The best example of the first sort of contradiction concerns a man whose maxim is to make a false promise in order to get some money, which he knows he will be unable to repay. To see whether this can be willed as a universal law, we imagine a world in which this is, so to speak, the standard procedure for getting ready money -- it is a law of nature that anyone who needs money tries to get it this way. Then we imagine the agent trying to will to act on his maxim in that world. Kant tells us that this gives rise to a contradiction because such universalisation would make 'the promise itself and the end to be accomplished by it impossible; no one would believe what was promised to him but would only laugh at any such assertion as vain pretense' (G 422/40). It is important to notice the sense in which this is a contradiction. Kant's view, as we saw earlier, is that hypothetical imperatives are analytic, because they express a relation of conceptual containment. The negation of an analytic statement is a contradiction. The man in the example derives his maxim from a hypothetical imperative: 'If you want some ready money, you ought to make a false promise'. This imperative is derived from a causal 'law' -- that false promising is a means to getting ready money -- combined with the analytic principle that whoever wills the end wills the means. The causal 'law' in question, however, turns out to be no law at all, because false promising could not be the universal method of getting ready money. The efficacy of a lying promise depends on the fact that it is exceptional, for people believe promises only because they are normally made in good faith, and lend money on the basis of them only because they believe them. In willing the universalisation of his maxim, the deceitful promiser wills a world in which promises of this kind are not normally in good faith and therefore will not be accepted. This means that they will not be a means to getting ready money, and that the hypothetical imperative from which the deceitful promiser derives his own maxim will be falsified. This is where we get the contradiction: the lying promiser who attempts to will the universalisation of his maxim wills the denial of the analytical principle on which he himself proposes to act, and the denial of an analytical principle is a contradiction. Later critics claim that undermining the efficacy of promises is only a contradiction if promises are themselves necessary. But Kant's point in the example is more modest than that; it is not intended to establish that promises are necessary. Promises are necessary for the man in the example, because he proposes to use a promise as the means to his own end. This is why Kant says that he cannot will his maxim and its universalisation At the same time. Whenever you propose to perform an action whose efficacy depends on its exceptional character, you get a contradiction of this kind.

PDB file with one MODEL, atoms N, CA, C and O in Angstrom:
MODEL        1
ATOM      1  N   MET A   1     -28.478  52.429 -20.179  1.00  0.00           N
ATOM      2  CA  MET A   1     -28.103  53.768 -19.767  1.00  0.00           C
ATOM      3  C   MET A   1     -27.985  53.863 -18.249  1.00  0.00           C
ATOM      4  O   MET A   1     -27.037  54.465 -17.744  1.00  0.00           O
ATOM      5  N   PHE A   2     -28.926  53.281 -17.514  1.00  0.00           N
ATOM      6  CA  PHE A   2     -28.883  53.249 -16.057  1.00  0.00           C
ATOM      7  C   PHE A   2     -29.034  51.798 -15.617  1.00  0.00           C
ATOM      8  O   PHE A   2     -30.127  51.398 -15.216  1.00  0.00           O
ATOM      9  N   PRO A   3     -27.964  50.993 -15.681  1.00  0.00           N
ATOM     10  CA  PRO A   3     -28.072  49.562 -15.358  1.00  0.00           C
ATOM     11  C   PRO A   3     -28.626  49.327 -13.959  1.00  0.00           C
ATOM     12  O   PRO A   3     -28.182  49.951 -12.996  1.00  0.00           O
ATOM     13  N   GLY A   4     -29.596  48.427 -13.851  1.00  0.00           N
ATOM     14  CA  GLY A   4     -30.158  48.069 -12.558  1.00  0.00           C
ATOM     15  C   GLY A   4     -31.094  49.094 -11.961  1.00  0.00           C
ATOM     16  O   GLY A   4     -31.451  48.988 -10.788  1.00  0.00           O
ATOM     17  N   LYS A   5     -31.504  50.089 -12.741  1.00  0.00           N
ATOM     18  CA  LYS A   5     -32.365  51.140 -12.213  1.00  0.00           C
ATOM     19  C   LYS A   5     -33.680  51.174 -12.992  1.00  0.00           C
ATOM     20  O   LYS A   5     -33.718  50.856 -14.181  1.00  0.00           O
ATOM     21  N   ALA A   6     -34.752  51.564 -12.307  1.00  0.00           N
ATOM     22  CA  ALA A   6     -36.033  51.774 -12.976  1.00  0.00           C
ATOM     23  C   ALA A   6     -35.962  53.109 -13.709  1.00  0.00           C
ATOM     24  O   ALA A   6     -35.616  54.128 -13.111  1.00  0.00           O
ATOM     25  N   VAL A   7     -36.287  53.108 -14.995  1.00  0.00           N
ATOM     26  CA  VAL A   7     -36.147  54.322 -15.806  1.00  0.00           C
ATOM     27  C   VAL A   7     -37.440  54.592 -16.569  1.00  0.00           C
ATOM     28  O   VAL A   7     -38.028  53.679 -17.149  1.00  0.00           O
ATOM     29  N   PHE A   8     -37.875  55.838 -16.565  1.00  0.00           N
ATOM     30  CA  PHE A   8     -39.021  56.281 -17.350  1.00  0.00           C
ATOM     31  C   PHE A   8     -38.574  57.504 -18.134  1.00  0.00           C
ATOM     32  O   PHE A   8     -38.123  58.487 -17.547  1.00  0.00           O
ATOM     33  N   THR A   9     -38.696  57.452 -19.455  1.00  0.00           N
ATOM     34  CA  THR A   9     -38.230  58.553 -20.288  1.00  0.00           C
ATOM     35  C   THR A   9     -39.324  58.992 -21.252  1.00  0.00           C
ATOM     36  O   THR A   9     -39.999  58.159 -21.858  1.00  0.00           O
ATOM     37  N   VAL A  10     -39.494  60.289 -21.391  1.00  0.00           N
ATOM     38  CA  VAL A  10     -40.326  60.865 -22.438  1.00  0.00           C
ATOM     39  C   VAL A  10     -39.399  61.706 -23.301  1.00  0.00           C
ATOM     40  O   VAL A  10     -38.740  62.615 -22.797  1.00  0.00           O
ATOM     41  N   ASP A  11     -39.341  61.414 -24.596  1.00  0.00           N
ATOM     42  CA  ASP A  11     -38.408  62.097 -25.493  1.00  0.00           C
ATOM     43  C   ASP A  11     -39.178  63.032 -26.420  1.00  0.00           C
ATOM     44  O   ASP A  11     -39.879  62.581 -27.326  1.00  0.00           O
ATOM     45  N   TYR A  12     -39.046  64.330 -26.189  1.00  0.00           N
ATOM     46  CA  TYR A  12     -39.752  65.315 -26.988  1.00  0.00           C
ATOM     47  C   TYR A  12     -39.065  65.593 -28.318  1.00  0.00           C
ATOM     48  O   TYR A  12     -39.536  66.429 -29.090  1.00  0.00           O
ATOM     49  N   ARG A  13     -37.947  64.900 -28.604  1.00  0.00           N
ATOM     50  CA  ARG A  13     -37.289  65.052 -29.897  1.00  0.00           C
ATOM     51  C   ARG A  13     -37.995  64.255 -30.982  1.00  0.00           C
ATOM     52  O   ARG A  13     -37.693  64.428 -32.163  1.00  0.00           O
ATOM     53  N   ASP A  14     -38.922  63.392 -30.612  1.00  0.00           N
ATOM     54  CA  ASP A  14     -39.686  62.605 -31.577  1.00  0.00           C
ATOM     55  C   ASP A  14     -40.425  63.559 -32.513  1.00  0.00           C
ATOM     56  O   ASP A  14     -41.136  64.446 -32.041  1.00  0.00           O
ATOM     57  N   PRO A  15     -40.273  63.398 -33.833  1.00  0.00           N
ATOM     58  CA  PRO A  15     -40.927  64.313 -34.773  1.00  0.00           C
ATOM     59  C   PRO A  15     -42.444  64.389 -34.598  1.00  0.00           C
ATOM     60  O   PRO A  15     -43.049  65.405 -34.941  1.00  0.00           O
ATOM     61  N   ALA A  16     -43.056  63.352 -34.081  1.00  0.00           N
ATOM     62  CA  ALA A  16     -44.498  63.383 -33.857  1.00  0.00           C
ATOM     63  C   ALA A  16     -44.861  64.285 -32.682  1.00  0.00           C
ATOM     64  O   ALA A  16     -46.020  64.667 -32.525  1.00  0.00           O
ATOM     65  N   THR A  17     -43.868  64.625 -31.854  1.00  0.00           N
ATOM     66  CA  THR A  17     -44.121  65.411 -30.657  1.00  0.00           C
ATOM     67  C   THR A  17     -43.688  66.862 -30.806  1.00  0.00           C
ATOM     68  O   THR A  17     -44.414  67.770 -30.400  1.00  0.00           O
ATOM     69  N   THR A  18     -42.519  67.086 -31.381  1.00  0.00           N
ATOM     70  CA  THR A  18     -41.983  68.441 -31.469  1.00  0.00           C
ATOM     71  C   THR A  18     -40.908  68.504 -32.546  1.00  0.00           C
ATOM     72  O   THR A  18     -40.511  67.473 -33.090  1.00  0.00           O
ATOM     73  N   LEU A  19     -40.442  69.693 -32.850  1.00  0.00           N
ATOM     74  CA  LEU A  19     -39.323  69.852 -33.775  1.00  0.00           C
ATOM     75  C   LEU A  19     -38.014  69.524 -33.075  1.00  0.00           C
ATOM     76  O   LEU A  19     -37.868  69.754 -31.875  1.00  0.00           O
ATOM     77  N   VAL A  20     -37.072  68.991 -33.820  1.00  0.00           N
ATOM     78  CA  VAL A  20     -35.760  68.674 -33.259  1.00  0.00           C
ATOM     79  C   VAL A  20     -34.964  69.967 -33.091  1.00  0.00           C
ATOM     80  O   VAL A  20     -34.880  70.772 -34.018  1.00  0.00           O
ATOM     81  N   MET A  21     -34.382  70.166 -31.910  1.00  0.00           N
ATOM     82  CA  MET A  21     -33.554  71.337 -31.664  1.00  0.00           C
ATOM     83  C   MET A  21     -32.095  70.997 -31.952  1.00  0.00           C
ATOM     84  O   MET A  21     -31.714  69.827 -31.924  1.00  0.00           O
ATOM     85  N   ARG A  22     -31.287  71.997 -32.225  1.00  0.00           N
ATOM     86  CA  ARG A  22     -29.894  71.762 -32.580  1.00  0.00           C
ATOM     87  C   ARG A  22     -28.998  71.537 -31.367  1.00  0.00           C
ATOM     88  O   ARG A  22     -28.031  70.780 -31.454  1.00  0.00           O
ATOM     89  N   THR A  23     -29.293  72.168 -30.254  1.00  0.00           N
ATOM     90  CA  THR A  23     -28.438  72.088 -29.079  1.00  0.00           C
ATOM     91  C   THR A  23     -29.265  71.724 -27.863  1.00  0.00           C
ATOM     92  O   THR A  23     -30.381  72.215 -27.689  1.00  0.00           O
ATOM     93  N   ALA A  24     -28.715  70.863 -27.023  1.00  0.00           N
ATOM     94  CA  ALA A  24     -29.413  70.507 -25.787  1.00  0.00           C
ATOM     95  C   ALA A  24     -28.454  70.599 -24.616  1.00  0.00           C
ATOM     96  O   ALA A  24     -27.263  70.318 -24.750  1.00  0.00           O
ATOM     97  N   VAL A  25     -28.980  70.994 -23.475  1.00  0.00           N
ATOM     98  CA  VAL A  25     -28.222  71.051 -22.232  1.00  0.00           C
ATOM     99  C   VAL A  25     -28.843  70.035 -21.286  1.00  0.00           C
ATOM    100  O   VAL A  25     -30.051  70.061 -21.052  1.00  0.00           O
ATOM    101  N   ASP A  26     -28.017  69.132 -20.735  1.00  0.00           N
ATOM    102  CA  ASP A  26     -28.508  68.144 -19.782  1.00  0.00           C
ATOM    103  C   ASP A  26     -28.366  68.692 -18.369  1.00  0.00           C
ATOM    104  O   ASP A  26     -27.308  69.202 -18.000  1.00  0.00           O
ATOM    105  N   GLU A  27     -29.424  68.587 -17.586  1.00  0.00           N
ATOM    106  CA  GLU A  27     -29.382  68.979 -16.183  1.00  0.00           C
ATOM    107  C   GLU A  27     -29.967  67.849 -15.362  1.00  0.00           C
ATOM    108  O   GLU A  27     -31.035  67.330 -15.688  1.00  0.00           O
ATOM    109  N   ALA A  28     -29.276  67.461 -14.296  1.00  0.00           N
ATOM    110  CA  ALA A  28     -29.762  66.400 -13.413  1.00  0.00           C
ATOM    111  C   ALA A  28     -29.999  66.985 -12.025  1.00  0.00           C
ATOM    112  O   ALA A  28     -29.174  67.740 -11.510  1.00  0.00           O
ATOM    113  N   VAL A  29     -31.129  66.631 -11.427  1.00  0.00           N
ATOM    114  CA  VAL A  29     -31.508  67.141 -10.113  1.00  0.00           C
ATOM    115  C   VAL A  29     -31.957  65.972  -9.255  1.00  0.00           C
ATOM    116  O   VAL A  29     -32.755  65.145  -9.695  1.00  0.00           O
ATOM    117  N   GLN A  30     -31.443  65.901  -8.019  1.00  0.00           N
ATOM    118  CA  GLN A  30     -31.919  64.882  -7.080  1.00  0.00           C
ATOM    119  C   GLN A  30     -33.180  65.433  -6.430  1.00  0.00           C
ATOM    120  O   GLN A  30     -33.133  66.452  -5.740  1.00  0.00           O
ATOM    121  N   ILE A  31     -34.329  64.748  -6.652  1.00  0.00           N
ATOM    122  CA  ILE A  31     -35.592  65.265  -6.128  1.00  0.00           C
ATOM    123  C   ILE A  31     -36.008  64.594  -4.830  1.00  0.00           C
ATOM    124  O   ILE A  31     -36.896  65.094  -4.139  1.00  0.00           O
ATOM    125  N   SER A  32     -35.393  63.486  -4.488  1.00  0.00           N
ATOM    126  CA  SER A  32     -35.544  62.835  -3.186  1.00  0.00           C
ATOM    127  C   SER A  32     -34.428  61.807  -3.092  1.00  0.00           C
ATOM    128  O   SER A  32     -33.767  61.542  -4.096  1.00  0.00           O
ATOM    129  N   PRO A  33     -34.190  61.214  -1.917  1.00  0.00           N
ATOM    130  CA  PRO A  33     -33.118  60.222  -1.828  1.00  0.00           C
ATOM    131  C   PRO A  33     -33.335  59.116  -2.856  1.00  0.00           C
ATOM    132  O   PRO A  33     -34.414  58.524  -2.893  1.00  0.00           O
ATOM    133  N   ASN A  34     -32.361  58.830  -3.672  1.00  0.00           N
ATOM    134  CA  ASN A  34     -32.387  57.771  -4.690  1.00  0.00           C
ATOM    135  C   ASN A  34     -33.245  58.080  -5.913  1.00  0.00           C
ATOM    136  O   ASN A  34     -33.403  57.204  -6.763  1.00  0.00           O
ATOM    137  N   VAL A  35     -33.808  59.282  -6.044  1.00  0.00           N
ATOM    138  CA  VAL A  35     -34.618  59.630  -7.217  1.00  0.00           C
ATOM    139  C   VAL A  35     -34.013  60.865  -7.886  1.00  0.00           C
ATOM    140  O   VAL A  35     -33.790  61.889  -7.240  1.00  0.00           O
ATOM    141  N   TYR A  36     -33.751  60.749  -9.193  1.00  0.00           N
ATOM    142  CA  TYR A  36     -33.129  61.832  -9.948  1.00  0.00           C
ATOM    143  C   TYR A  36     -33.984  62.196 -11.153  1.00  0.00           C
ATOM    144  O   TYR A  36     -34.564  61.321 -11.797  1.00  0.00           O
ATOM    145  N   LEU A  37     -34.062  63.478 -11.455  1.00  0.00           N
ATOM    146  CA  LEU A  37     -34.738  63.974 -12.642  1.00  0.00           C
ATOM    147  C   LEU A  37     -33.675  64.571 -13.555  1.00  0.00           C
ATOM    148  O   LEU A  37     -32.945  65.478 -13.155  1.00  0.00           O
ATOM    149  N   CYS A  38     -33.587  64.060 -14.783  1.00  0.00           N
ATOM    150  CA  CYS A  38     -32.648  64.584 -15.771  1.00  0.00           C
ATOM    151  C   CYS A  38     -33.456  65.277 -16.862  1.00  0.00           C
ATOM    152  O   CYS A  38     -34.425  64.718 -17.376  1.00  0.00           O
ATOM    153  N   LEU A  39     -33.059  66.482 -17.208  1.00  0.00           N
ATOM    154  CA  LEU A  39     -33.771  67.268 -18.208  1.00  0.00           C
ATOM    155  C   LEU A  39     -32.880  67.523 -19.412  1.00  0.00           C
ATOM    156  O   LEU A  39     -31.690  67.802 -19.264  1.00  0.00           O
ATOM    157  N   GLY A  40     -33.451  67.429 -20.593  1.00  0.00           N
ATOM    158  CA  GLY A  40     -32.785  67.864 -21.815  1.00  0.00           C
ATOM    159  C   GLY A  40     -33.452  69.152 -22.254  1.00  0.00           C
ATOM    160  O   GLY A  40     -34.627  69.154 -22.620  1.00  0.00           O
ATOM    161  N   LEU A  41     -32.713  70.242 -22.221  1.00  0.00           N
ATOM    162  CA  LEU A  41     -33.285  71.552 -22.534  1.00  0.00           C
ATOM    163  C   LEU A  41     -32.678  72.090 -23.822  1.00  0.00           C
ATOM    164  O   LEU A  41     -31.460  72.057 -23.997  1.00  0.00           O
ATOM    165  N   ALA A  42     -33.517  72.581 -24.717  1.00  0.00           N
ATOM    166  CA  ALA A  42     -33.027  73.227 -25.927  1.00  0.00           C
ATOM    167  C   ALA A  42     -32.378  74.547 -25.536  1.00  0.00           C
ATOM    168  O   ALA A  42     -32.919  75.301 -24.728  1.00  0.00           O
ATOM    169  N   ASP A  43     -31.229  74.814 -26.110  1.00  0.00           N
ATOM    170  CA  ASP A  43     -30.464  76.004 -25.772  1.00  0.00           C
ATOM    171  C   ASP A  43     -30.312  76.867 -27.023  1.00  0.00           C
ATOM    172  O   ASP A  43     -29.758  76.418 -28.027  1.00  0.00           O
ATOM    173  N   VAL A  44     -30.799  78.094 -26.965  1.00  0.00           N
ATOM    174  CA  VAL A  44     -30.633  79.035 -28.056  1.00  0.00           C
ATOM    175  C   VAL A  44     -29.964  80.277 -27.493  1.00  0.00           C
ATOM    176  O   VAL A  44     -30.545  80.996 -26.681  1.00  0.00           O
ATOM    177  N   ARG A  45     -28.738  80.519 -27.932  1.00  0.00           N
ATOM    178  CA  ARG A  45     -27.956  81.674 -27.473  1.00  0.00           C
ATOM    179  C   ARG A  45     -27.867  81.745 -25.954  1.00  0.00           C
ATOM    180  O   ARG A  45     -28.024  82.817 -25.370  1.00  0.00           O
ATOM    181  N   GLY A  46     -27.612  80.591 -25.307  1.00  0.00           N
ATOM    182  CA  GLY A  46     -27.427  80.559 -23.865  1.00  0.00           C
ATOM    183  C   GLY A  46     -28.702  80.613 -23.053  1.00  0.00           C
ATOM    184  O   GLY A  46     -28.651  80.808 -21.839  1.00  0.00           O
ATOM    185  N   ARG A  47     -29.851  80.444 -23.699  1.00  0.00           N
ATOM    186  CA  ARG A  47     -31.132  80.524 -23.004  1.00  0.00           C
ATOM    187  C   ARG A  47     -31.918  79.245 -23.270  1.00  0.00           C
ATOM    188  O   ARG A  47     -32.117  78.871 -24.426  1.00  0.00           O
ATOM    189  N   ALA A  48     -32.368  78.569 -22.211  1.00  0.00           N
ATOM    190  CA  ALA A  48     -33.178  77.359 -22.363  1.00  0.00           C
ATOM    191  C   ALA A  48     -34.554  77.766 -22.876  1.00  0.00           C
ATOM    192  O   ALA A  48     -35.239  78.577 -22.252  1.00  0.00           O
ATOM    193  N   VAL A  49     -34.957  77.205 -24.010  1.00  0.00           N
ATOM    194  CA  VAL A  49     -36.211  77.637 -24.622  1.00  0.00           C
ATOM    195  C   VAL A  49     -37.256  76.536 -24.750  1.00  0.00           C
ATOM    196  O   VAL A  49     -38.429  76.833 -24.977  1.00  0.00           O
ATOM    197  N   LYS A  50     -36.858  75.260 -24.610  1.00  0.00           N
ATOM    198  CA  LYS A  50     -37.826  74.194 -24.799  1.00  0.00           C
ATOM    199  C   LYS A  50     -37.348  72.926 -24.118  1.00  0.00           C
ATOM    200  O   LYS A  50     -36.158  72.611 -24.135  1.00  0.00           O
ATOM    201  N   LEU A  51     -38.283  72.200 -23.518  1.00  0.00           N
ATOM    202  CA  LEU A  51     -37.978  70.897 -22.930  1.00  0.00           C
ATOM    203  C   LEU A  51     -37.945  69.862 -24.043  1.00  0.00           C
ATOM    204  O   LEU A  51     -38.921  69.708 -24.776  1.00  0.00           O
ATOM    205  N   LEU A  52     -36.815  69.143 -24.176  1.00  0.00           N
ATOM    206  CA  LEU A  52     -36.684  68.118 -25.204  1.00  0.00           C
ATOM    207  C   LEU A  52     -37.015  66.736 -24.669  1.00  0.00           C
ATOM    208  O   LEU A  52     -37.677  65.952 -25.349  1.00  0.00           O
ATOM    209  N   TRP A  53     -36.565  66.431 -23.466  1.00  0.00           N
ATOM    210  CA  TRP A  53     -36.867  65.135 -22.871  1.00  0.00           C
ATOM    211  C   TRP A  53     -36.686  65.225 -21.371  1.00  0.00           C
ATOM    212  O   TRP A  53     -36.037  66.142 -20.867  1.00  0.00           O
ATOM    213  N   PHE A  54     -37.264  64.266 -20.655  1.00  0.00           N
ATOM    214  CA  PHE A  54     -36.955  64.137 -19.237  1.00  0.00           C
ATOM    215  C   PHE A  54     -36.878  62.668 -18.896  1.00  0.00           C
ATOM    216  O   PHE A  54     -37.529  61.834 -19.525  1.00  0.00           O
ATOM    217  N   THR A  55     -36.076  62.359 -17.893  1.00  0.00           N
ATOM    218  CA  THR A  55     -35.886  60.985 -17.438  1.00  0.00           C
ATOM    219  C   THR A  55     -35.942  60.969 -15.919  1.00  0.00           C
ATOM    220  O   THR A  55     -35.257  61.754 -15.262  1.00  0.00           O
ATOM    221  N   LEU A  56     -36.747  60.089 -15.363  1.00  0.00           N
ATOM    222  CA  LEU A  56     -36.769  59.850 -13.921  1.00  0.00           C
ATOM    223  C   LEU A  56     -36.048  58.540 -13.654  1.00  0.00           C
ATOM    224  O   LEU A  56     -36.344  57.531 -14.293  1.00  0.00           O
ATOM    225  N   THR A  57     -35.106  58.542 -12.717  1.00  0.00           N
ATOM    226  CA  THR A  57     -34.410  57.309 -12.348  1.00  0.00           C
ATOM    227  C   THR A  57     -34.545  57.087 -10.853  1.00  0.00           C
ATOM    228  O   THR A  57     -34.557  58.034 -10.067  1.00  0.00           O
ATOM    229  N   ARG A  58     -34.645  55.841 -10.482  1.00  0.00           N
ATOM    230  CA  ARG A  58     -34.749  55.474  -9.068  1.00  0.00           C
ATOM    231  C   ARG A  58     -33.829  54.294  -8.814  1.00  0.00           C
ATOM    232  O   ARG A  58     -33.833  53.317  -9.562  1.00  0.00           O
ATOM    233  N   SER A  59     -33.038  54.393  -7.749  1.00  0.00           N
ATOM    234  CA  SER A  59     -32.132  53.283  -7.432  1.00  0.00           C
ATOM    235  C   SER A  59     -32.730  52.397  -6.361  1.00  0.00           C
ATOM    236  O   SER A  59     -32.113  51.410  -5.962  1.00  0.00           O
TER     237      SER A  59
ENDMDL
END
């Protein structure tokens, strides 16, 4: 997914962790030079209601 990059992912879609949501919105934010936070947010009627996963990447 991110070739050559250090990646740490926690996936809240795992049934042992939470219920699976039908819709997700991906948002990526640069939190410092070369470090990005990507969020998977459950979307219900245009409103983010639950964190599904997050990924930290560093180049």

The other kind of contradiction arises when you attempt to will the universalisation of some policy which would undermine the will's efficacy more generally. For instance, if you try to will a universal policy of neglecting talents and powers, you contradict your will because these serve you for 'all sorts of possible purposes' (G 423/41). If you try to will a universal policy of not helping others, you contradict your will because you yourself, as a finite rational being, are often in need of assistance. Kant is not offering an egoistic reason for an actual agreement here. Imagining yourself in a world without assistance is a thought experiment to determine whether you can will your maxim as a universal law. The duty of helping others holds even if you do not in fact get any assistance from anyone else, or have any real hope that you will.